Before examining the main findings of impact analyses, we briefly outline the organizational structure of both Grameen Bank and BRAC.
Genesis, Organization, and Practice: An Overview:
The roots of Grameen Bank and BRAC go back to the early 1970s, when, after the independence of Bangladesh from Pakistan, a huge influx of refugees caused a severe famine. It is in this context that Grameen Bank and BRAC started their programs.
Table 1 sets out briefly the main similarities and differences between the two institutions and their programs. BRAC started as a relief organization, but gradually extended its services to include education, skills training, and, eventually, microcredit. Today, BRAC is still refining this holistic “credit plus” approach.
Grameen Bank, on the other hand, started from a rather “minimalist” philosophy in which microcredit is considered to be the main tool for combating poverty. Through the years, Grameen Bank has added training and education to its program, but its approach is still not as comprehensive as that of BRAC.
Typical of both institutions is the provision of small loans to poor people who are deprived of access to credit offered by regular private banks. The cause of this problem, lack of material collateral, has been dealt with through the introduction of “social collateral.” Grameen and BRAC give individual loans to villagers in groups of five and holds the group jointly liable for repayment. If any group member defaults, the entire group is punished (denied future loans). This group mechanism creates peer pressure and solidarity, which seems to work well in a society where social networks are often of vital importance. The repayment success rate has never dropped below 90 percent.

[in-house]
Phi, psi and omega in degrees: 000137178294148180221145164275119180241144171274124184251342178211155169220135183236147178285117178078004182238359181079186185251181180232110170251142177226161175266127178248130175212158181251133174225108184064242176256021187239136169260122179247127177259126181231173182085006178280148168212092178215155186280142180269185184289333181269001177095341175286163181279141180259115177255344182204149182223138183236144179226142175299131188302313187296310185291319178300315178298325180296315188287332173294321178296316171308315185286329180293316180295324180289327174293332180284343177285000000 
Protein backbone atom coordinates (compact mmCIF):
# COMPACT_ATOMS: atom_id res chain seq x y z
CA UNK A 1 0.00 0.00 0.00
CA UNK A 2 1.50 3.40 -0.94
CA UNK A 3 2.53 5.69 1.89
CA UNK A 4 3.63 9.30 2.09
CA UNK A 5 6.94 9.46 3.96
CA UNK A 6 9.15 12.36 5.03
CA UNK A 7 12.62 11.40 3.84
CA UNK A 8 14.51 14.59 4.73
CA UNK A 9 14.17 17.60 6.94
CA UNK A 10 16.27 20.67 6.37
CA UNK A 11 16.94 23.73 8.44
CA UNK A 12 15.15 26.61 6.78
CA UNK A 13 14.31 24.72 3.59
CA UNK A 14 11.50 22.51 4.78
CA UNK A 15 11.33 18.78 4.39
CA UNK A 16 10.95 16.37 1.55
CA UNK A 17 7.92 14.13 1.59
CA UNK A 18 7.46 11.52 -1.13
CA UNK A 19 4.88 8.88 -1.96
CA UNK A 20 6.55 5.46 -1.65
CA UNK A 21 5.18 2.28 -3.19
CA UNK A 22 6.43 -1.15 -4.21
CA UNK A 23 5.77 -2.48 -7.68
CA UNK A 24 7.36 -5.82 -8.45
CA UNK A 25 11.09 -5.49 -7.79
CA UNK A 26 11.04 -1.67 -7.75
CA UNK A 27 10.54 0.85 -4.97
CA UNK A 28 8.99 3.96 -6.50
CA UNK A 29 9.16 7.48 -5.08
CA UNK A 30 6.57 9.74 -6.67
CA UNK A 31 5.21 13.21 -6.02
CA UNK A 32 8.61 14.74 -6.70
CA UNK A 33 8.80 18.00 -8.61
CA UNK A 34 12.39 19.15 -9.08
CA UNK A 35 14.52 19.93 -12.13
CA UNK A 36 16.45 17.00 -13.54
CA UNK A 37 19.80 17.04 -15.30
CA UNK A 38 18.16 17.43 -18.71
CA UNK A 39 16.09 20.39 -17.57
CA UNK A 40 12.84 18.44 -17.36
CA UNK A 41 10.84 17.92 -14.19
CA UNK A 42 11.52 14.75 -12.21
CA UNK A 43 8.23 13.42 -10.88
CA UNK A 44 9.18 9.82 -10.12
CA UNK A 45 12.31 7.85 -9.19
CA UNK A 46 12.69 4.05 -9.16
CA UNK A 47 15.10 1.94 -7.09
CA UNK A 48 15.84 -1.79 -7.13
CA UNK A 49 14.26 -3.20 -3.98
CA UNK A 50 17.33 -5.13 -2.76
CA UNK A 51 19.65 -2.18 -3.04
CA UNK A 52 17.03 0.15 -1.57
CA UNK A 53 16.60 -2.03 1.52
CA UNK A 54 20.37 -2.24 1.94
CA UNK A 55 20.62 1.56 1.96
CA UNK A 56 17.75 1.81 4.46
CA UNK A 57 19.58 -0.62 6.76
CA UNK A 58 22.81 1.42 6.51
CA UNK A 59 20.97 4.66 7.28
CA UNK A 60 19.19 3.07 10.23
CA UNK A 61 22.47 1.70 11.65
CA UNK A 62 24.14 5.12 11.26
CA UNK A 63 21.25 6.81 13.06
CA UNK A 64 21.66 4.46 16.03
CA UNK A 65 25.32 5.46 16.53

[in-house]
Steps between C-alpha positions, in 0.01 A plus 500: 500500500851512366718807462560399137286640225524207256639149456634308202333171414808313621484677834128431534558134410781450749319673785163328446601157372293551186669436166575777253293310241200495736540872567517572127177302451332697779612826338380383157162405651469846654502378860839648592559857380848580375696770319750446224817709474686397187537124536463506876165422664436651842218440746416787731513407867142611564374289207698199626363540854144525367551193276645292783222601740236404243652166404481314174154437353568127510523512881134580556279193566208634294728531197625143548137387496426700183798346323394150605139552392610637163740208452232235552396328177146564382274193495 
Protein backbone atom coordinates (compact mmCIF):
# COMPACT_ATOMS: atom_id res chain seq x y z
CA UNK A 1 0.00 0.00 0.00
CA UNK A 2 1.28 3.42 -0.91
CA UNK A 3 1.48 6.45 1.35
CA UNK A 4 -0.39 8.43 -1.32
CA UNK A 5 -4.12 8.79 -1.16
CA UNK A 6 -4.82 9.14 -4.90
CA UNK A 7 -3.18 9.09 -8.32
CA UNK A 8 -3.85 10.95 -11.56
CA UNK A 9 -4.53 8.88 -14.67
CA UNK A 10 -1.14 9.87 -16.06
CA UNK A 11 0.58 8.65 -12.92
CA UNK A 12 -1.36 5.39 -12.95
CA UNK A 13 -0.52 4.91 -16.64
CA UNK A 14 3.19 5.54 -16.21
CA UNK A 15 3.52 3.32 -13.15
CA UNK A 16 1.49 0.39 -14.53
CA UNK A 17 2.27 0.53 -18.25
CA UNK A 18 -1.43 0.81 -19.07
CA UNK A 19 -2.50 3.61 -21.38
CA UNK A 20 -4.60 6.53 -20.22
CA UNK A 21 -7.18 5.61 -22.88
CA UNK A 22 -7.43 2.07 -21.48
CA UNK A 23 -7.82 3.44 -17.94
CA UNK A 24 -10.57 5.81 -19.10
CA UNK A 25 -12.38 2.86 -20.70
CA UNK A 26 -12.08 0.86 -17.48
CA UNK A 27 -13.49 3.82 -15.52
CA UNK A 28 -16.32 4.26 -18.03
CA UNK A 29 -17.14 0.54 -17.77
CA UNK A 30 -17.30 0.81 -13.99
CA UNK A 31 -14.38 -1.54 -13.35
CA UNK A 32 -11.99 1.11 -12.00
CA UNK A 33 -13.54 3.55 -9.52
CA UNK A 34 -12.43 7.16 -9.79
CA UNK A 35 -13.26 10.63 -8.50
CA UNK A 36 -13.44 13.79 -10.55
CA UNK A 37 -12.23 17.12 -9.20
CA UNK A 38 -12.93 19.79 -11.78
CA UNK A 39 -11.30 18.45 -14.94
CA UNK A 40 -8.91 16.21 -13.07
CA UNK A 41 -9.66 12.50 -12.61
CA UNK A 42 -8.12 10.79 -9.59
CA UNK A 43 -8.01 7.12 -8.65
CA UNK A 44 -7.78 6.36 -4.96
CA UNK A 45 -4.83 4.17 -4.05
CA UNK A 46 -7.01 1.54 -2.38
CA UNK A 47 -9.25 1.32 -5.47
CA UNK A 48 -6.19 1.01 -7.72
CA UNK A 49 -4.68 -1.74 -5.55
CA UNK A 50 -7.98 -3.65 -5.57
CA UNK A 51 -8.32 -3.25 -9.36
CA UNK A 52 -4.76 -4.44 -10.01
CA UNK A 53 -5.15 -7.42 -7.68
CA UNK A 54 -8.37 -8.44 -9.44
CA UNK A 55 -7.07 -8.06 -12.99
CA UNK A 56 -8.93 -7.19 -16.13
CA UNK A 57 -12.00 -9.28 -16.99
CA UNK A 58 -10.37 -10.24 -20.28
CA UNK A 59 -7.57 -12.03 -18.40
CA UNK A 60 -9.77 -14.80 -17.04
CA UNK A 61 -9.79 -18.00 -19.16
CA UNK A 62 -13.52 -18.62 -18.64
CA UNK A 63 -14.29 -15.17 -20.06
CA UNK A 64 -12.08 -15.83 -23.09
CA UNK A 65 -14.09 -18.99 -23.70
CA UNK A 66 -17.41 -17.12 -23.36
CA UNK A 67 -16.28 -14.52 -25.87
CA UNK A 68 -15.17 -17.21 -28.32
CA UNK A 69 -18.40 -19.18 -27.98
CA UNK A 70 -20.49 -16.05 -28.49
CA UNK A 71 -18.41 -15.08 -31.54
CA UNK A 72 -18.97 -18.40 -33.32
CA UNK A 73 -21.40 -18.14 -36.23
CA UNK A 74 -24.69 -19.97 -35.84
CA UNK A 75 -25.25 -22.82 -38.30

The group mechanism is often presented as the key factor of Grameen Bank’s success, but not everybody shares this view. Jain sees strong decentralization, combined with an extensive information and communication system, as the source of success for both Grameen Bank and BRAC.
The specific organizational structure makes good management and transparency possible. Rai et al. emphasize the combination of joint liability with cross reports as vital to high repayment rates.
In recent years, impact assessment of programs has gained momentum. Aid donors in particular want to make sure that their money is well spent. Nevertheless, measuring impact remains a controversial issue. It is difficult, as well as costly, and the results are susceptible to various interpretations, depending on how concepts are defined. This may result in contradictions and discrepancies among findings on microcredit programs.
The contradictory results in microcredit literature are discussed below. Research results of optimists are confronted with those of more cautious writers who are skeptical of such optimism. We also try to clarify another controversy: whether or not microcredit programs manage to reach the “bottom poor.”